Four Things Vanlife Can Teach A Couple
Whenever I see one of those idyllic Instagram shots of a couple posed in the back of their campervan, I wonder how they make it work. No—not how they quit their jobs or built out their rig. I wonder how they make their relationship work as a couple living and working out of such a small space that’s always in motion. That kind of existence will test any couple’s commitment. I know, because it tested my boyfriend and me when we lived for a year and a half out of a 2005 Chevy Astro. Spoiler alert: our relationship survived. We learned so much about ourselves and each other. And for anyone thinking about moving into a van with their significant other, here are a few things you’ll learn. How you respond is up to you—maybe it will draw you closer. Maybe it will expose that you’re actually not cut out for each other. Either way, the reckoning will come.
Neat freak or slob?
You cannot hide clutter in a van. How much messiness you can tolerate is obviously personal. But when you share such tight quarters, it can be a big deal. I realized quickly after I moved into the van with Brendan that his tolerance for chaos was low, lower than mine. In my old apartment, I may have left some clothes on the bed or on the floor for the day before putting them away—I could not do that in the van. I adjusted, for both our sanity. But Brendan also had patience with me, and my stuff not always being as neat as his would be. Every once in a while we’d purge all the junk I’d collected in seatback pockets and door pockets. I realized that if two people have drastically different ideas about organization and clutter, cohabitating in a van will intensify those differences. It intensifies everything. So be ready—either to compromise or to have conflict.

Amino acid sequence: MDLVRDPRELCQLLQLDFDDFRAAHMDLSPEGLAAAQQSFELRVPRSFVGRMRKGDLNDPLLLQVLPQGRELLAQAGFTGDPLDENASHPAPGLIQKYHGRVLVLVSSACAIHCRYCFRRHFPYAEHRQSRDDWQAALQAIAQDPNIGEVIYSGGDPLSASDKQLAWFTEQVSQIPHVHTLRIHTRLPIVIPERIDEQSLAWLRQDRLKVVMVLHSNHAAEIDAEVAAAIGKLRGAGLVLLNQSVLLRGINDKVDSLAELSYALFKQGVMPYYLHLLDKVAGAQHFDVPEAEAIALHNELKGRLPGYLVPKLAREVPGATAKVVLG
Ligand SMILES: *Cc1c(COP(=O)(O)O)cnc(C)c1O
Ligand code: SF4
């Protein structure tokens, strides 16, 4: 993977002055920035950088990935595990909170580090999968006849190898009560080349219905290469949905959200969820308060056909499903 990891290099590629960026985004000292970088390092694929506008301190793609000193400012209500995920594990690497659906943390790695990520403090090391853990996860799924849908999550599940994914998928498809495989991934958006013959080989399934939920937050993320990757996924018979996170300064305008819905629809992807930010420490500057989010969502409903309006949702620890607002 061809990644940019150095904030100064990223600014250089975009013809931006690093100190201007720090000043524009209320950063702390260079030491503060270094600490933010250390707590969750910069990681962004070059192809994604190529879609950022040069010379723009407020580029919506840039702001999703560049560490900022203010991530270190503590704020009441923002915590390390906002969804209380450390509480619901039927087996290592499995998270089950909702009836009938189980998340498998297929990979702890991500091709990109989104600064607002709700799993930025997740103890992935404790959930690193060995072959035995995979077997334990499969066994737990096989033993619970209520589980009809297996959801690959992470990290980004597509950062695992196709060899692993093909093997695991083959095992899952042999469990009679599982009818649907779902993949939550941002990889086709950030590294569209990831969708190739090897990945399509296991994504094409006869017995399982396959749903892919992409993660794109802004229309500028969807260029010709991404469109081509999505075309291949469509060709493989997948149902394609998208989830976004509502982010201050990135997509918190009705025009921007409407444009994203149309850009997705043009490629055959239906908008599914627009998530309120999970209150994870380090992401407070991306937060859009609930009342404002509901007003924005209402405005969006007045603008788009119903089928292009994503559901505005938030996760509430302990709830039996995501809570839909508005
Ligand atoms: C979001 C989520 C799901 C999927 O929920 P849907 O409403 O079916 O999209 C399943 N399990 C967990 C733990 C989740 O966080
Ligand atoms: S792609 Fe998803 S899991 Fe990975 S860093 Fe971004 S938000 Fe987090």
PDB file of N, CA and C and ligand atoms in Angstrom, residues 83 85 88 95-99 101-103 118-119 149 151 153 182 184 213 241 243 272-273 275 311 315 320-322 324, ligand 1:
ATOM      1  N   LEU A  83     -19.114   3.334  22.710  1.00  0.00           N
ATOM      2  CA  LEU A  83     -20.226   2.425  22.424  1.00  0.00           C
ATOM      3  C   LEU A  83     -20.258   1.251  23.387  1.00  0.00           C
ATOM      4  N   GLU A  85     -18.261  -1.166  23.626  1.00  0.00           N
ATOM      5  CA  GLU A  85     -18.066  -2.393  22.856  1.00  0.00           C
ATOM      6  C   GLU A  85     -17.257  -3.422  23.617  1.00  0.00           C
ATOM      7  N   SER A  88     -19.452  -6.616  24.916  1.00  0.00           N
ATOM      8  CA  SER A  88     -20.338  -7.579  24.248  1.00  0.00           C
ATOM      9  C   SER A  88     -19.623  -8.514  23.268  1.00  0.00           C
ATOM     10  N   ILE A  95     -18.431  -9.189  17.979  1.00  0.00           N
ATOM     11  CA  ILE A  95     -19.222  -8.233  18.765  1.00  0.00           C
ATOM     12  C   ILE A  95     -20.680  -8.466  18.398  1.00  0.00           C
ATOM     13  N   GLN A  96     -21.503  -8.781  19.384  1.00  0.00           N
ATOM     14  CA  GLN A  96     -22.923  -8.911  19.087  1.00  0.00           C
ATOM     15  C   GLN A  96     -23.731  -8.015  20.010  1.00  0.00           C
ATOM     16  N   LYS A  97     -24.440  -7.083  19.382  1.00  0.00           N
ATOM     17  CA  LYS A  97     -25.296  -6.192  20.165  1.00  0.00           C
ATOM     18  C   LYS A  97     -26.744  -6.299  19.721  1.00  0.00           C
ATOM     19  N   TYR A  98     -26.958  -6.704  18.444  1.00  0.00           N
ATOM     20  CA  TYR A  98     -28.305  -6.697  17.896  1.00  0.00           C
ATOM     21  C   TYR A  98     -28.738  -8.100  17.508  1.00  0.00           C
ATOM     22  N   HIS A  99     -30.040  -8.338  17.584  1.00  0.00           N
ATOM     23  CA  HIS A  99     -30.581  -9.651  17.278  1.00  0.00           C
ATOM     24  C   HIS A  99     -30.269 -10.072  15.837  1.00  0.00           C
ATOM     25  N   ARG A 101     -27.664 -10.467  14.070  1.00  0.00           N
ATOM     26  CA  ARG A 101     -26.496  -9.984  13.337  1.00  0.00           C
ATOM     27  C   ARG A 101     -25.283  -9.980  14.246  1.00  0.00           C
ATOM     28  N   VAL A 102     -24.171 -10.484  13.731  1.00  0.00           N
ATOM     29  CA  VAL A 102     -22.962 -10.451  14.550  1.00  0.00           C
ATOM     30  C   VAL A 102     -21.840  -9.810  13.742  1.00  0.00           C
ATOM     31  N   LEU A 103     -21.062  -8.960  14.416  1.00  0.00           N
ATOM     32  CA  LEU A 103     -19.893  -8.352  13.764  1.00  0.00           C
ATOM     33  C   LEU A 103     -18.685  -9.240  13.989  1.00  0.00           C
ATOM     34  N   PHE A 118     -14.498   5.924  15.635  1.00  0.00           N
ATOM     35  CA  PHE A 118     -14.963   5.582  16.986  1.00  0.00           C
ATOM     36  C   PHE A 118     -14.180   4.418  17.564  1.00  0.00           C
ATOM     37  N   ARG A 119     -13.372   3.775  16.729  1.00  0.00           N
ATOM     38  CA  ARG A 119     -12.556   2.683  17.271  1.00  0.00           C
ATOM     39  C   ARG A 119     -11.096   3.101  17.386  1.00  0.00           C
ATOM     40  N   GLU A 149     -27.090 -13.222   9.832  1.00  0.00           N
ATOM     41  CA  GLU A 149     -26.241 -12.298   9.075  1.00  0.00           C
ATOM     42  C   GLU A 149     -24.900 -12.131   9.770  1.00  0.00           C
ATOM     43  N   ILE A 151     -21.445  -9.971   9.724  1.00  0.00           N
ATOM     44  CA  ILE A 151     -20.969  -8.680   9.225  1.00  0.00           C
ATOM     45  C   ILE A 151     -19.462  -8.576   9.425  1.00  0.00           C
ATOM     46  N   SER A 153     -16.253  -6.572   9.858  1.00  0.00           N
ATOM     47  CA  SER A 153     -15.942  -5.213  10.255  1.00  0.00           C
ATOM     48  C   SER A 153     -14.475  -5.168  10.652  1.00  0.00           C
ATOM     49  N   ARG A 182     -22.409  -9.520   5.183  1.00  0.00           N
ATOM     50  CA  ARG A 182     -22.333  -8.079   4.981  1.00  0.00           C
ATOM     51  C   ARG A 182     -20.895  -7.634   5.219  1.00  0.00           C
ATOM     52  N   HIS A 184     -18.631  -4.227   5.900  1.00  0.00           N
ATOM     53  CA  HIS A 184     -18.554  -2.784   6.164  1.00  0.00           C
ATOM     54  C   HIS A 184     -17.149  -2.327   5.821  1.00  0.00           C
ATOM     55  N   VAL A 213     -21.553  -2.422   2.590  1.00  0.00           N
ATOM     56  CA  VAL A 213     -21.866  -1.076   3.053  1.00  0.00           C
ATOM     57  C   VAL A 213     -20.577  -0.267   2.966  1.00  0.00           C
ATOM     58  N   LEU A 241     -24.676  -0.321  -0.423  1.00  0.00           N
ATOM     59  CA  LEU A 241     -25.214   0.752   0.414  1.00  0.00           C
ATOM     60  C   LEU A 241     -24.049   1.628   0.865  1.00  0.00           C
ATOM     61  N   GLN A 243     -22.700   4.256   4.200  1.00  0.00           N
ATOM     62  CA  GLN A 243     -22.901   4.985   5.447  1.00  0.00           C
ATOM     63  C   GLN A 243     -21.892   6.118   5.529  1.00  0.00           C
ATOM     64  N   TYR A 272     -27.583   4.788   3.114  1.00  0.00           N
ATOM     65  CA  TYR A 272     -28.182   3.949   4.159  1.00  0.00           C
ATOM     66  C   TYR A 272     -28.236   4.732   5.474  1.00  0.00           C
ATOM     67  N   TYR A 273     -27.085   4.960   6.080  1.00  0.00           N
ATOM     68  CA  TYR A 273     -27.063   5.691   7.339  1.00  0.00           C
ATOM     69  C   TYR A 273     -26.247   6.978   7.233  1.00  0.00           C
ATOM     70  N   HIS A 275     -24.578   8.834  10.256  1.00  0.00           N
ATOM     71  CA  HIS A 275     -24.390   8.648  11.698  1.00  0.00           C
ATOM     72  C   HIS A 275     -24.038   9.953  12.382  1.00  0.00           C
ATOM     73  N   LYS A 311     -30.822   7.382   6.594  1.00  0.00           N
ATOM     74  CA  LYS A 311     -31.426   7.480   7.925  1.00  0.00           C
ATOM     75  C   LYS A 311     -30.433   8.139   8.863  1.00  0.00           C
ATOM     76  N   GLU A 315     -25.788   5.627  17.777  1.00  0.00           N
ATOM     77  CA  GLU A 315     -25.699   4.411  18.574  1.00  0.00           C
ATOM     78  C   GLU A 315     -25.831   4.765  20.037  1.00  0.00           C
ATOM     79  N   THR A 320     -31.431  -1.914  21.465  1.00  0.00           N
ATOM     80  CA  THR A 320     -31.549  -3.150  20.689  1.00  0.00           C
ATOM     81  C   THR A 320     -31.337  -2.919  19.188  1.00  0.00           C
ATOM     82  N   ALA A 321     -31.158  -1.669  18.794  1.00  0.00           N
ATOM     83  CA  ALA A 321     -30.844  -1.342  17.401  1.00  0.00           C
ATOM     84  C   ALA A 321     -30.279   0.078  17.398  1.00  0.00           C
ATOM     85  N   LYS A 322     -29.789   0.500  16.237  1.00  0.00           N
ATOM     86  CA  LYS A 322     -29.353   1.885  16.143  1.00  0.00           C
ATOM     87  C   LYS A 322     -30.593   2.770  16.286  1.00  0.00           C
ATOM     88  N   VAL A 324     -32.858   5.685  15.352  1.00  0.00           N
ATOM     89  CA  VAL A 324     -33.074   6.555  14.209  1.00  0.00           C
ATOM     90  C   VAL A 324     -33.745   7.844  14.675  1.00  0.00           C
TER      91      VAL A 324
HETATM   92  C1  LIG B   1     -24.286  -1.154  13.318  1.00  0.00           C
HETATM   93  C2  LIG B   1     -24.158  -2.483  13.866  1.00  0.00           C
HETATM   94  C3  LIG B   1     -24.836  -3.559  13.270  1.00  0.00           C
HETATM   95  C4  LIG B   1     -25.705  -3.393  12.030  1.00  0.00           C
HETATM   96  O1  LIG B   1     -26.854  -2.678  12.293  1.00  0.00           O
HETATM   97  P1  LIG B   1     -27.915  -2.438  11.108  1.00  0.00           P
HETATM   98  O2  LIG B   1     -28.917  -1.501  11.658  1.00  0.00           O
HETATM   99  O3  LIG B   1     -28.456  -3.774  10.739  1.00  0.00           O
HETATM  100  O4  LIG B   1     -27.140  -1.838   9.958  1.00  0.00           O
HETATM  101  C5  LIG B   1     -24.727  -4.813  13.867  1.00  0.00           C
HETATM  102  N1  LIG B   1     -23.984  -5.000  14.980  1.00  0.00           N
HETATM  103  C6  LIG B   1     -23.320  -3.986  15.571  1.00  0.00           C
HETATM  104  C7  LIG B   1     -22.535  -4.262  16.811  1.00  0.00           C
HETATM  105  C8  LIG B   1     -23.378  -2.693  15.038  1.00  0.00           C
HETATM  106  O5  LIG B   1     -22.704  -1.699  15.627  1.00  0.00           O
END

Introvert or social butterfly?
If you don’t know already, you’ll find out quickly how much time alone your significant other needs. When you live in a car with someone, it takes purposeful planning to allow for individual alone time. You might have to get creative with thinking up ways to get some solitude. But if your partner isn’t on the same page, don’t let your need to be social or need to be alone build up until it boils over. Get in touch with your needs and communicate them. Maybe one of you can drop the other off for a day of climbing with friends or a mountain bike ride, while the other takes the car for a quiet afternoon alone. However it works, the important thing is that both partners’ needs are met so you can come back to each other refreshed and happy to be together.
Similar work and spending ethic?
Living with someone in a van—and only a van, not just vacationing—is a really quick way to understand their perspectives on earning, saving and spending. Are you both on the same page about how much time to spend working versus playing? Will you both have a similar amount of spending money? Is one of you open to helping the other out? It’s difficult to hide financial issues living in such intimacy. So it’s a good way to make sure you’re on the same page, whatever that looks like.
Dirty, smelly and—happy?
This one might seem obvious, but if you’re fairly new into the relationship, it’s worth thinking about and maybe discussing. How long are you willing to go without a shower? How long are you willing for your partner to go without showering? If you’ve never spent days or weeks at a time together when you’re dirty, greasy and stinky, you might want to give it a test run first. Baby wipes, deodorant and dry shampoo go a long way, but unless your rig has a bathroom and shower in it, you’d better get comfortable with each other’s real, real selves. There’s not much room for self consciousness.
Living in a van for a season—or several seasons—is a fantastic way to build trust and intimacy with someone you care about. Whether you spend more time playing or more time working, whether you go dirtbag style or glamping style, it doesn’t matter. What matters is learning how to compromise and how to make each other happy, which is a beautiful gift.